Footpaths to the past: ‘We must keep our ancient tracks alive by walking them’ | Walking holidays

It’s not lost on me, the irony of writing about mobility while sitting at my desk for hours, with a bent spine and cramped stomach. I’ve spent the last few years writing a book about past movement and mobility; footprints becoming trails that turn into a torrent of trods and roads.

My body wouldn’t allow for this stillness, so I went for walks. My lunchtime stroll was through a small wood on the top of the Chiltern hills, on the edge of the south Oxfordshire village where I lived at the time.

The woodland was rigidly and dramatically divided into two parts: the first two-thirds or so was beech and bluebell, and the rest, butting right up against this, was a different world made up of much younger planted conifers, such as larch and pine. The difference between these two elements within the same wood hit me every time: the beech packed with life and thick with understorey, the other hung with lichen and eerily silent. Even the light was different.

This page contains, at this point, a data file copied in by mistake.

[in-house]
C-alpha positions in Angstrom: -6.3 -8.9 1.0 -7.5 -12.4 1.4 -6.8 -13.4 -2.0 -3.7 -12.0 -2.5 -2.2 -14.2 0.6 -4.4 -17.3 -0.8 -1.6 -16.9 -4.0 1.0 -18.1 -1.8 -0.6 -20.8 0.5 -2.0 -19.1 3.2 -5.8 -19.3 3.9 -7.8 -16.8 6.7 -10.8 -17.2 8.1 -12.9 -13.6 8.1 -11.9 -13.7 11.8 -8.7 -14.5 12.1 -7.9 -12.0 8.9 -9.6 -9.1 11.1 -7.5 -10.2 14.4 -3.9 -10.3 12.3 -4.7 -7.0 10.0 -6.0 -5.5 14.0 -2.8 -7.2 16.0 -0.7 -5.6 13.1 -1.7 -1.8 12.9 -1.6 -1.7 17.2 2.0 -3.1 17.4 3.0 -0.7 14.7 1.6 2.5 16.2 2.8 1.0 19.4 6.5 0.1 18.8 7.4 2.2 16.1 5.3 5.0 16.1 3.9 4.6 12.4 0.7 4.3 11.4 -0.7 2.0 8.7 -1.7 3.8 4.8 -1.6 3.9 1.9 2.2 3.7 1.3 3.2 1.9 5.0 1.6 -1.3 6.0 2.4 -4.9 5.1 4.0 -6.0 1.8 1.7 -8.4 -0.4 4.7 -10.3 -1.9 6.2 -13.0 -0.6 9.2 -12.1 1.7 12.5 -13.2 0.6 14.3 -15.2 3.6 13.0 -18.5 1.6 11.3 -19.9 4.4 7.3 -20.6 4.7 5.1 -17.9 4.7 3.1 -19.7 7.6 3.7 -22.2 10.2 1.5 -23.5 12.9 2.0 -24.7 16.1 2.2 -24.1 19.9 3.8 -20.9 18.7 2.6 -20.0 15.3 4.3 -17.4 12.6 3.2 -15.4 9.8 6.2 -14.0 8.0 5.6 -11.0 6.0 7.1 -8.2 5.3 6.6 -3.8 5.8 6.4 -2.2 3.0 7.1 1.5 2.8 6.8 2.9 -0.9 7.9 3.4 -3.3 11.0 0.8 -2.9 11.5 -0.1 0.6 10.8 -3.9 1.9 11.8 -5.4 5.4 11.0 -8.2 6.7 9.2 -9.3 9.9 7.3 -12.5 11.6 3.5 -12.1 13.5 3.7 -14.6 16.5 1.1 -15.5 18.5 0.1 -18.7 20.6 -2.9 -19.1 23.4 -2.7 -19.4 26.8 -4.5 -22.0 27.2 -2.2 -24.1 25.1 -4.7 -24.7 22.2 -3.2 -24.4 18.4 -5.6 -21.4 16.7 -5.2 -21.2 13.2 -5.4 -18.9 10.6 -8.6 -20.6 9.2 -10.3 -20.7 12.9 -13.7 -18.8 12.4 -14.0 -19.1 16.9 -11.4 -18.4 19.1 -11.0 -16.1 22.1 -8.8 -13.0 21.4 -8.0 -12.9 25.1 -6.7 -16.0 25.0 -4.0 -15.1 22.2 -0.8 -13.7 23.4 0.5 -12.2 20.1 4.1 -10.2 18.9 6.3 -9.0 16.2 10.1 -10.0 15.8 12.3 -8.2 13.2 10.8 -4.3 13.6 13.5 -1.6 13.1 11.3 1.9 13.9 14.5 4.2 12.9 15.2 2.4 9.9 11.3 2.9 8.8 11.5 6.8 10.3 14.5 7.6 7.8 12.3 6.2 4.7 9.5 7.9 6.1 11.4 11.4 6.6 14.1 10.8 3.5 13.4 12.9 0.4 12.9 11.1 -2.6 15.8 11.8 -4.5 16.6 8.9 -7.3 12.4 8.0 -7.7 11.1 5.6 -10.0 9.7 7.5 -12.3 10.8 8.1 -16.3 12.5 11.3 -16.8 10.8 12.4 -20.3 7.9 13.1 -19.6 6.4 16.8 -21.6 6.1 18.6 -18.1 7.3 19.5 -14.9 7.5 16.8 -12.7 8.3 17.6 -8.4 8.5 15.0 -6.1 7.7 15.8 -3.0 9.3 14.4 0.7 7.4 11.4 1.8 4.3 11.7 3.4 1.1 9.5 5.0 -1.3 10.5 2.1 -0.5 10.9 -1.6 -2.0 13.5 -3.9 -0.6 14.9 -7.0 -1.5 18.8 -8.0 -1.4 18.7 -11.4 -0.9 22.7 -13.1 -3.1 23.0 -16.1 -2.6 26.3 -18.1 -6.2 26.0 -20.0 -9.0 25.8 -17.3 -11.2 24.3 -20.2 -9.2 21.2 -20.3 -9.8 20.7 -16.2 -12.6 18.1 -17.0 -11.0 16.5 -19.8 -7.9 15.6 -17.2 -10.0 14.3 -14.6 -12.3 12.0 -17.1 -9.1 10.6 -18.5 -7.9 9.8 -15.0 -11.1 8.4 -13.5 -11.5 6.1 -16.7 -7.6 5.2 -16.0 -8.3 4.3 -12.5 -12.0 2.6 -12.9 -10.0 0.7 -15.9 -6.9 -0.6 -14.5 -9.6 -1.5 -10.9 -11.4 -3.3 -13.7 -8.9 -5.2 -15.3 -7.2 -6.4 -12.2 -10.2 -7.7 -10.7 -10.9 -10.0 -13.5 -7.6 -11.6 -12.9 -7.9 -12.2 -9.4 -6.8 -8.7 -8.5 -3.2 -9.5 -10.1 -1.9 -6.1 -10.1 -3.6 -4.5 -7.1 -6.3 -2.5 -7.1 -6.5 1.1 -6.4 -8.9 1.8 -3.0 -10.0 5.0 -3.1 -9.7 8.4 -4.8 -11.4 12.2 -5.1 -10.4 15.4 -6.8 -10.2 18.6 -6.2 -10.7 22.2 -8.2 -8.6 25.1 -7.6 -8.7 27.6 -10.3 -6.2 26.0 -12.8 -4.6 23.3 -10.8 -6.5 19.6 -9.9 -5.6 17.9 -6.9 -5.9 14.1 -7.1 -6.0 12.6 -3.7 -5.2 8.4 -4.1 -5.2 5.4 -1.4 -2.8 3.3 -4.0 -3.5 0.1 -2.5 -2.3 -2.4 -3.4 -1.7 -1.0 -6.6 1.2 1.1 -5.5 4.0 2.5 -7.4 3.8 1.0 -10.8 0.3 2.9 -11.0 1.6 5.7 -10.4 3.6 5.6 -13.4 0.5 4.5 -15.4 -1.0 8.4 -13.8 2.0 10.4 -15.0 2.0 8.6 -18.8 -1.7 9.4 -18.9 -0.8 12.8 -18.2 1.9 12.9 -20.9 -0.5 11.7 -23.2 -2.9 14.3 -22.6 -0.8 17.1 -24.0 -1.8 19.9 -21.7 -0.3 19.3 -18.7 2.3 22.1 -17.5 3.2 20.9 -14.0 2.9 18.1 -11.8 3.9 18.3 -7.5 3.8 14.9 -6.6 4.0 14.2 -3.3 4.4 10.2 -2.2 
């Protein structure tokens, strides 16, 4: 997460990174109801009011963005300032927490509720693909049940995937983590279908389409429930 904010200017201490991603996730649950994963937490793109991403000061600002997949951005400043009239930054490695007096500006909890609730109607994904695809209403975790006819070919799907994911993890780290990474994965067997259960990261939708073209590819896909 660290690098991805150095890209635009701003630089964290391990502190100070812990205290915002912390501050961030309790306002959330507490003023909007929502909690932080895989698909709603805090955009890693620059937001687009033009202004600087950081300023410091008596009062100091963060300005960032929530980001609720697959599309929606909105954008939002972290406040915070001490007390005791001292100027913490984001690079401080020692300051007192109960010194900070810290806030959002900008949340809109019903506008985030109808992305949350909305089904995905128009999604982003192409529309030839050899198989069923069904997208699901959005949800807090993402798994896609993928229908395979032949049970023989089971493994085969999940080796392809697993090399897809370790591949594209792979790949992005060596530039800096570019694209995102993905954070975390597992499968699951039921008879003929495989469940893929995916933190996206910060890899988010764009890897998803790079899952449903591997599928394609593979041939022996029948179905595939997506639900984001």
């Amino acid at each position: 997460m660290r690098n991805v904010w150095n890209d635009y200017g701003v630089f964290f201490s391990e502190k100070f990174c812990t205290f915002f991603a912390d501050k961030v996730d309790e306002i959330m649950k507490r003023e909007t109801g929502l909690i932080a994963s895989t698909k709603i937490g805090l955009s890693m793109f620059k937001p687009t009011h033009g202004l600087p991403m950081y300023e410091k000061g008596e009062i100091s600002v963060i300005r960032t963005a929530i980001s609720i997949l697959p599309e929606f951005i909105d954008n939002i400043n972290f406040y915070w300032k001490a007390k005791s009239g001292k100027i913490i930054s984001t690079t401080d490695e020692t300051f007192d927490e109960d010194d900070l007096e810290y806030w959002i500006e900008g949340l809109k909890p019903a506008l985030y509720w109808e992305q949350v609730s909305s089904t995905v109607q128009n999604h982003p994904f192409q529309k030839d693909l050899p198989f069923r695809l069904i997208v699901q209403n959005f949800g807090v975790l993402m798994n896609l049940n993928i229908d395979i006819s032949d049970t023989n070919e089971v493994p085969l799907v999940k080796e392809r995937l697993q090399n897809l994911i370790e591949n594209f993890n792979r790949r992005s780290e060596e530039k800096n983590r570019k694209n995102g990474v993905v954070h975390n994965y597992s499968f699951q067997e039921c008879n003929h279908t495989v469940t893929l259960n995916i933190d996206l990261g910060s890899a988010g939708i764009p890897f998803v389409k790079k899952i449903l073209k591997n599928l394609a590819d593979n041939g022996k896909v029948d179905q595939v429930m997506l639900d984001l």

The author’s regular woodland walk in the Chilterns.
The author’s regular woodland walk in the Chilterns.

The path I took wound in and out among the trunks and through the horizontal layers of old and new parts. I would keep going until the path reached a farmer’s field on a steep scarp with views to a distant horizon, the cooling towers of Didcot power station dominating the middle ground – great, grey landmarks that have since been demolished.

At this point the path looped back through the woodland towards home.

I walked to shake out my legs and unfurl my body, and to maintain a daily connection with the world outside. Walking rejuvenates me, and over the years it has proved useful for working through my thoughts.